Etymology
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vulcanize (v.)
1827, "to put into flames," from Vulcan (q.v.), name of the Roman god of fire, + -ize. As a treatment for rubber, first recorded 1846. Related: Vulcanized; vulcanizing.
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volcano (n.)
1610s, from Italian vulcano "burning mountain," from Latin Vulcanus "Vulcan," Roman god of fire, also "fire, flames, volcano" (see Vulcan). The name was first applied to Mt. Etna by the Romans, who believed it was the forge of Vulcan. Earlier form in English was volcan (1570s), from French.
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intramercurial (adj.)
"being within the orbit of the planet Mercury," 1859, especially in reference to a supposed planet orbiting there (sought in vain in the eclipse of 1860), from intra- "within, inside" + Mercury (Latin Mercurius) + -al (1). The idea originated in France in the 1840s with Urbain Le Verrier, who later became director of the Paris Observatory. There was some excitement about it in 1859 when a French doctor named Lescarbault claimed to have tracked it crossing the Sun's disk and convinced Le Verrier. It was sought in vain in the solar eclipses of 1860, '68, and '69. See Vulcan.
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lace (n.)
early 13c., laz, "cord made of braided or interwoven strands of silk, etc.," from Old French laz "a net, noose, string, cord, tie, ribbon, or snare" (Modern French lacs), from Vulgar Latin *lacium, from Latin laqueum (nominative laqueus) "a noose, a snare" (source also of Italian laccio, Spanish lazo, English lasso), a trapping and hunting term, probably from Italic base *laq- "to ensnare" (compare Latin lacere "to entice").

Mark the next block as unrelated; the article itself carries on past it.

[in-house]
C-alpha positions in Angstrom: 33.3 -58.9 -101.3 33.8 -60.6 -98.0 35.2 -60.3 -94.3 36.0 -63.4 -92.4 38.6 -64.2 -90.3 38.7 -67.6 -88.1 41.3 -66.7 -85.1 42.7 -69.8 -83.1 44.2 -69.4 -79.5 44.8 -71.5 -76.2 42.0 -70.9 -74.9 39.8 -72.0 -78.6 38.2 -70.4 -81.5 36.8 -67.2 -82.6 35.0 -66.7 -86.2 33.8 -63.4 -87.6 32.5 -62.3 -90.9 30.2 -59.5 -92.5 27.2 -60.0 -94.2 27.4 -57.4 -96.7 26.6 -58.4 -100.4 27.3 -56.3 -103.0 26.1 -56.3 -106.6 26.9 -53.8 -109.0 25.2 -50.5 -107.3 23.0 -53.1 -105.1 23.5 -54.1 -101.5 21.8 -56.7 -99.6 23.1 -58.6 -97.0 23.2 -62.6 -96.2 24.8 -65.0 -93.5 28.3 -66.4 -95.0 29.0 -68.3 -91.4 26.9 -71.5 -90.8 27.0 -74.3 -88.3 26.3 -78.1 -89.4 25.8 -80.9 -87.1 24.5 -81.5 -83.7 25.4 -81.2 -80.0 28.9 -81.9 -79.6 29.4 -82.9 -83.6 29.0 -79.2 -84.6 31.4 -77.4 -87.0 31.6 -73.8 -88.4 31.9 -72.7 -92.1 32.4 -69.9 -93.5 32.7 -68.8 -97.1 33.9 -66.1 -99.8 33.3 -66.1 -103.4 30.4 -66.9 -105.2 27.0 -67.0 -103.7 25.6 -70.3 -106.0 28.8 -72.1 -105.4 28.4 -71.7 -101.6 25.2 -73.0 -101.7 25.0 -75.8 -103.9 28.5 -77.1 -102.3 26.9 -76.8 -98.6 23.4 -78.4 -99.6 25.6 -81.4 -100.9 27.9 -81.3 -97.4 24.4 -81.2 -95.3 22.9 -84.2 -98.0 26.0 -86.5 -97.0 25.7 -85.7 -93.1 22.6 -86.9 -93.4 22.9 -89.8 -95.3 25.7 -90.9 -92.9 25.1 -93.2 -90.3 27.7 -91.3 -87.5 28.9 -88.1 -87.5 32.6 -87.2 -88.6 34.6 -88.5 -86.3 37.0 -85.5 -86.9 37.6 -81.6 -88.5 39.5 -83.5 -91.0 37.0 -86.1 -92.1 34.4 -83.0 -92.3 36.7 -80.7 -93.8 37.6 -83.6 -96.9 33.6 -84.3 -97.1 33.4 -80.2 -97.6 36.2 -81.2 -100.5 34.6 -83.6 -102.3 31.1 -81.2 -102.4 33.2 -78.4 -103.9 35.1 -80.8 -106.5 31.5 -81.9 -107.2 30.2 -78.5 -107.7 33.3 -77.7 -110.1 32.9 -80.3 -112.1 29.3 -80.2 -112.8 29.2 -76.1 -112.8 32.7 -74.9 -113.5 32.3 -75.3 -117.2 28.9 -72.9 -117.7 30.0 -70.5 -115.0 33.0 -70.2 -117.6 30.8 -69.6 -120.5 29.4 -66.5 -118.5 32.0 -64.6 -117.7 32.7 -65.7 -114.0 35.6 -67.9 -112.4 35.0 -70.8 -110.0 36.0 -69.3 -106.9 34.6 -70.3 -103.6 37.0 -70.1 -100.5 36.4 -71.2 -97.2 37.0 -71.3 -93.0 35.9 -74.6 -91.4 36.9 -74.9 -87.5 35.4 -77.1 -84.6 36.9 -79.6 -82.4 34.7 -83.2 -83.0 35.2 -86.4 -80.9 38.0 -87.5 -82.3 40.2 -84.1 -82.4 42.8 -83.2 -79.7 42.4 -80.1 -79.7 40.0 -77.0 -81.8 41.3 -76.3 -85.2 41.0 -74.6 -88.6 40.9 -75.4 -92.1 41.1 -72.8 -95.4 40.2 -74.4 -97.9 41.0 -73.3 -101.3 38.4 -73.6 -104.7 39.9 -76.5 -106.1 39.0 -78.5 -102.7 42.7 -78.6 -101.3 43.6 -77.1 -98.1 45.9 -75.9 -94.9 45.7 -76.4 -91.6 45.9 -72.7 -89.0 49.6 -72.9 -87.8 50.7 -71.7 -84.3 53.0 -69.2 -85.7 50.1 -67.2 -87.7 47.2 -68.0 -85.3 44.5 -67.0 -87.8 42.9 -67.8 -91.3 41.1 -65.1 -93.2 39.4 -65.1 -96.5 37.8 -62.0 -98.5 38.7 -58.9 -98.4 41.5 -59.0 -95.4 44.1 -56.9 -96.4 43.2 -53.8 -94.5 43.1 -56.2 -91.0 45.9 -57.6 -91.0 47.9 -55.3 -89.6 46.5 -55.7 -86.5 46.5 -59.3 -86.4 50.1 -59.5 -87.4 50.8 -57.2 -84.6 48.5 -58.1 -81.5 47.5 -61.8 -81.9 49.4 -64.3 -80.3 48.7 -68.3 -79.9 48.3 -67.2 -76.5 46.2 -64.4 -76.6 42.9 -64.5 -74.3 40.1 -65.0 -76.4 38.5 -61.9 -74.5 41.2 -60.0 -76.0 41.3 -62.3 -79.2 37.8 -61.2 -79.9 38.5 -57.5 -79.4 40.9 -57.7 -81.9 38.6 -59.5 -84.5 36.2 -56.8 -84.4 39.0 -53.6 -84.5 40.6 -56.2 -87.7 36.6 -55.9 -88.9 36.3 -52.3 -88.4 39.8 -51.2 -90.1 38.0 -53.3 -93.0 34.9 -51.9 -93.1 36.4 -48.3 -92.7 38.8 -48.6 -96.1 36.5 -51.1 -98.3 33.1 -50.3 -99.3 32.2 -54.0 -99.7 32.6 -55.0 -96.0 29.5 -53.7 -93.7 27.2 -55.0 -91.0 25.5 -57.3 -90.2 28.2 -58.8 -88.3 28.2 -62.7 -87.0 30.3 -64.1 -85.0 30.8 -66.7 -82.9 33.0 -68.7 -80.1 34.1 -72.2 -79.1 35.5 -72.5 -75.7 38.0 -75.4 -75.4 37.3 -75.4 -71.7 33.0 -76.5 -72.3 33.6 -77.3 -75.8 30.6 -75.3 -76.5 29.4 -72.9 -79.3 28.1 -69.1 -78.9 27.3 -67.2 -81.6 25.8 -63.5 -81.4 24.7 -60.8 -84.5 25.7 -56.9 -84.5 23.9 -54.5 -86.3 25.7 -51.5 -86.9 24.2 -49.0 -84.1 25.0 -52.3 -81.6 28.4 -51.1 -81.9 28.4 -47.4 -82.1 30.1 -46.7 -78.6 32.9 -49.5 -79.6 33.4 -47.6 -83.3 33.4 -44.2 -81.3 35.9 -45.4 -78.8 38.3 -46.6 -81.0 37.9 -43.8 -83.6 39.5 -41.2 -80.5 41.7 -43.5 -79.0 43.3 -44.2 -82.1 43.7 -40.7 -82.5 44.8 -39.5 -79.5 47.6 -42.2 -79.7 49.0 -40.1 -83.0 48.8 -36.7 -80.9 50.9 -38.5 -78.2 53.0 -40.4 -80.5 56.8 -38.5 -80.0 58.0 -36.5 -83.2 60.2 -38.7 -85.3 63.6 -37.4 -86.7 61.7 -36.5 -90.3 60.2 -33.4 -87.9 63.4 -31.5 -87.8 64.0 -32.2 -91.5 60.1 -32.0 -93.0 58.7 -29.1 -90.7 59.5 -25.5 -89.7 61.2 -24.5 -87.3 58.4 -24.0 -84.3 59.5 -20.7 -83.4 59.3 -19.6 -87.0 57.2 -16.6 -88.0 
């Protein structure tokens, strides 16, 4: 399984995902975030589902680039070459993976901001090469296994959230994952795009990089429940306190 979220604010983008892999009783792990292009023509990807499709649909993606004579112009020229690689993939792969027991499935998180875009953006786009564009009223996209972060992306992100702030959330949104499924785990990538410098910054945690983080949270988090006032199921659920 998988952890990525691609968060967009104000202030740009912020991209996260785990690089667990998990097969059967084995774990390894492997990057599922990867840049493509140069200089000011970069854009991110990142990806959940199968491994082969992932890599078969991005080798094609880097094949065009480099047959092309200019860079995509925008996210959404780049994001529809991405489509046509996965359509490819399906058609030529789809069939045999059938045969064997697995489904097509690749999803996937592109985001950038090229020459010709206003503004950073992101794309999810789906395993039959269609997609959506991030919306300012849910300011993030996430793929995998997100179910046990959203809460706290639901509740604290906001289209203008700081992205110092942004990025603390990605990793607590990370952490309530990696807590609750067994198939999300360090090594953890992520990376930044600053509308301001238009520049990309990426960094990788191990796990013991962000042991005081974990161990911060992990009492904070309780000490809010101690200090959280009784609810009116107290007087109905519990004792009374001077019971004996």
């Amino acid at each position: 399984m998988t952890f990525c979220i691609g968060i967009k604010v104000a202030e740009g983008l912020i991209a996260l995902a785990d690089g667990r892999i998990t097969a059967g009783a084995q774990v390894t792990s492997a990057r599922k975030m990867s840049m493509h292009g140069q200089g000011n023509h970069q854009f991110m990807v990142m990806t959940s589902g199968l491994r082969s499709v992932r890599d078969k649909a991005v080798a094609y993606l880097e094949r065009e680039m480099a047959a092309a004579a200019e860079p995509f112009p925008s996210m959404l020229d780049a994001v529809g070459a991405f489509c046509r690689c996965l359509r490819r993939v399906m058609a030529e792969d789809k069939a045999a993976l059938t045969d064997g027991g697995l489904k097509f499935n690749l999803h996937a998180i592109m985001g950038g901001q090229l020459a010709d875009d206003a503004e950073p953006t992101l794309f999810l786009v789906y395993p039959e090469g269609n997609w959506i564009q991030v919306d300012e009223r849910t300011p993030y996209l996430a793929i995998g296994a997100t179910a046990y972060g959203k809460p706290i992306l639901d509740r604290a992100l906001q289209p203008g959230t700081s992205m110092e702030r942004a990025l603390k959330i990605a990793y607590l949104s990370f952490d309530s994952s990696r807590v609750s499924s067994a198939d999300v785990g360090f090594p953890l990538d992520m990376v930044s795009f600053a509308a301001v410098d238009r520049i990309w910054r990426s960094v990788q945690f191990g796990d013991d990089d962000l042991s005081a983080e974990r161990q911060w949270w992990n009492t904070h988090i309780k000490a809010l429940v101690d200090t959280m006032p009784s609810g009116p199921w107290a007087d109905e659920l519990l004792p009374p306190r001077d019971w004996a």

Later also "net, noose, snare" (c. 1300); and "piece of cord used to draw together the edges of slits or openings in an article of clothing" (late 14c., as preserved in shoelace). In Middle English it mostly had the sense "cord, thread," especially for tying or binding. It was used of fishing lines and perhaps the gallows rope, crossbeams in architecture, and the net Vulcan used to catch Venus in adultery. Death's lace was the icy grip of Death, and Love's lace was a binding love.

From 1540s as "ornamental cord or braid," hence the meaning "fabric of fine threads in a patterned ornamental open net" (1550s), which soon became the main meaning of the English word. "Century Dictionary" (1902) describes by name 87 varieties. As an adjective, lace-curtain "middle class" (or lower-class with middle-class pretensions), often used in reference to Irish-Americans, is attested by 1928.
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